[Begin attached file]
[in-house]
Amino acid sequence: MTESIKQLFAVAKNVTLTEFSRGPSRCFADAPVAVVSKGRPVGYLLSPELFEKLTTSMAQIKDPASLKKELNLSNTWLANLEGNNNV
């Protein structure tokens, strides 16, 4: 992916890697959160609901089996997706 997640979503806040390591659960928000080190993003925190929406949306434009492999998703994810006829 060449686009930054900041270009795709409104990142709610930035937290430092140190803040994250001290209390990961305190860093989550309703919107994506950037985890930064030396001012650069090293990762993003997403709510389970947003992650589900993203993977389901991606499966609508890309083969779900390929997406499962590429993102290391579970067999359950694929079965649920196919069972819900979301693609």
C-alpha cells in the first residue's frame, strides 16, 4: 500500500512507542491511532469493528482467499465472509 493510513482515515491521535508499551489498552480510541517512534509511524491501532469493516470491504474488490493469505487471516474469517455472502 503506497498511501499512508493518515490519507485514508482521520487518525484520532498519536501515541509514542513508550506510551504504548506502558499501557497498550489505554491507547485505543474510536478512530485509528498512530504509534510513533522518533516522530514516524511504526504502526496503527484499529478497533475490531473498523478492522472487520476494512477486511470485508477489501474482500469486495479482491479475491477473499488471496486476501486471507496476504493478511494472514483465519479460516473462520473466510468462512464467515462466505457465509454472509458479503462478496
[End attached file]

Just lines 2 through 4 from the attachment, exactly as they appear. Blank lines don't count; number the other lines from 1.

Amino acid sequence: MTESIKQLFAVAKNVTLTEFSRGPSRCFADAPVAVVSKGRPVGYLLSPELFEKLTTSMAQIKDPASLKKELNLSNTWLANLEGNNNV
């Protein structure tokens, strides 16, 4: 992916890697959160609901089996997706 997640979503806040390591659960928000080190993003925190929406949306434009492999998703994810006829 060449686009930054900041270009795709409104990142709610930035937290430092140190803040994250001290209390990961305190860093989550309703919107994506950037985890930064030396001012650069090293990762993003997403709510389970947003992650589900993203993977389901991606499966609508890309083969779900390929997406499962590429993102290391579970067999359950694929079965649920196919069972819900979301693609």
C-alpha cells in the first residue's frame, strides 16, 4: 500500500512507542491511532469493528482467499465472509 493510513482515515491521535508499551489498552480510541517512534509511524491501532469493516470491504474488490493469505487471516474469517455472502 503506497498511501499512508493518515490519507485514508482521520487518525484520532498519536501515541509514542513508550506510551504504548506502558499501557497498550489505554491507547485505543474510536478512530485509528498512530504509534510513533522518533516522530514516524511504526504502526496503527484499529478497533475490531473498523478492522472487520476494512477486511470485508477489501474482500469486495479482491479475491477473499488471496486476501486471507496476504493478511494472514483465519479460516473462520473466510468462512464467515462466505457465509454472509458479503462478496